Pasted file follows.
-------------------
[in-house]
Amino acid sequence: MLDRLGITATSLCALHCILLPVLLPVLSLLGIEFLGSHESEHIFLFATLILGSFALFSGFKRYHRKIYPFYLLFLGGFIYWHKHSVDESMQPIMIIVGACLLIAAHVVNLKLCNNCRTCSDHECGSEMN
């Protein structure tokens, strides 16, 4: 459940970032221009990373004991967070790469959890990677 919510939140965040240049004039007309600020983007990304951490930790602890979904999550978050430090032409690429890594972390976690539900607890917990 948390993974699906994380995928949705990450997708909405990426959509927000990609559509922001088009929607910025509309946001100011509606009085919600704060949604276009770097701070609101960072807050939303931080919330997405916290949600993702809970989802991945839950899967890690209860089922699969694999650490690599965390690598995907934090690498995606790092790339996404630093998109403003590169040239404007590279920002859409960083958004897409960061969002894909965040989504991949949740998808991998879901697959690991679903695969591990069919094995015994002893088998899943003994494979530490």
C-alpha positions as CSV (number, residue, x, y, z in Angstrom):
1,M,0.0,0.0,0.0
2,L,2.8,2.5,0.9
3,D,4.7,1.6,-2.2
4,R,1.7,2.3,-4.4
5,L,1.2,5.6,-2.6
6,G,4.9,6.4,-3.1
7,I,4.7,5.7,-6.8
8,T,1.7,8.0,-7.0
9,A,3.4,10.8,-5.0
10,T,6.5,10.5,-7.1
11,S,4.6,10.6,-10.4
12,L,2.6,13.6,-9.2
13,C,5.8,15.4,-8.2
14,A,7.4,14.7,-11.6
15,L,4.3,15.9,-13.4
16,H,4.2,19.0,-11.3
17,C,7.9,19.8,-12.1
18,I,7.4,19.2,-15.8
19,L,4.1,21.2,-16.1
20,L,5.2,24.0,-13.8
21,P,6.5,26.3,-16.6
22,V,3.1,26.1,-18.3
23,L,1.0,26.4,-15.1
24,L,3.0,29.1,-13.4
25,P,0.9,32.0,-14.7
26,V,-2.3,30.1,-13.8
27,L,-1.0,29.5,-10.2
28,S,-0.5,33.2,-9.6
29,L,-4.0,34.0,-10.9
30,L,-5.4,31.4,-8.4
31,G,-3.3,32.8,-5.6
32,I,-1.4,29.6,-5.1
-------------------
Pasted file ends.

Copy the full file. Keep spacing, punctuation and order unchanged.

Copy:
[in-house]
Amino acid sequence: MLDRLGITATSLCALHCILLPVLLPVLSLLGIEFLGSHESEHIFLFATLILGSFALFSGFKRYHRKIYPFYLLFLGGFIYWHKHSVDESMQPIMIIVGACLLIAAHVVNLKLCNNCRTCSDHECGSEMN
């Protein structure tokens, strides 16, 4: 459940970032221009990373004991967070790469959890990677 919510939140965040240049004039007309600020983007990304951490930790602890979904999550978050430090032409690429890594972390976690539900607890917990 948390993974699906994380995928949705990450997708909405990426959509927000990609559509922001088009929607910025509309946001100011509606009085919600704060949604276009770097701070609101960072807050939303931080919330997405916290949600993702809970989802991945839950899967890690209860089922699969694999650490690599965390690598995907934090690498995606790092790339996404630093998109403003590169040239404007590279920002859409960083958004897409960061969002894909965040989504991949949740998808991998879901697959690991679903695969591990069919094995015994002893088998899943003994494979530490």
C-alpha positions as CSV (number, residue, x, y, z in Angstrom):
1,M,0.0,0.0,0.0
2,L,2.8,2.5,0.9
3,D,4.7,1.6,-2.2
4,R,1.7,2.3,-4.4
5,L,1.2,5.6,-2.6
6,G,4.9,6.4,-3.1
7,I,4.7,5.7,-6.8
8,T,1.7,8.0,-7.0
9,A,3.4,10.8,-5.0
10,T,6.5,10.5,-7.1
11,S,4.6,10.6,-10.4
12,L,2.6,13.6,-9.2
13,C,5.8,15.4,-8.2
14,A,7.4,14.7,-11.6
15,L,4.3,15.9,-13.4
16,H,4.2,19.0,-11.3
17,C,7.9,19.8,-12.1
18,I,7.4,19.2,-15.8
19,L,4.1,21.2,-16.1
20,L,5.2,24.0,-13.8
21,P,6.5,26.3,-16.6
22,V,3.1,26.1,-18.3
23,L,1.0,26.4,-15.1
24,L,3.0,29.1,-13.4
25,P,0.9,32.0,-14.7
26,V,-2.3,30.1,-13.8
27,L,-1.0,29.5,-10.2
28,S,-0.5,33.2,-9.6
29,L,-4.0,34.0,-10.9
30,L,-5.4,31.4,-8.4
31,G,-3.3,32.8,-5.6
32,I,-1.4,29.6,-5.1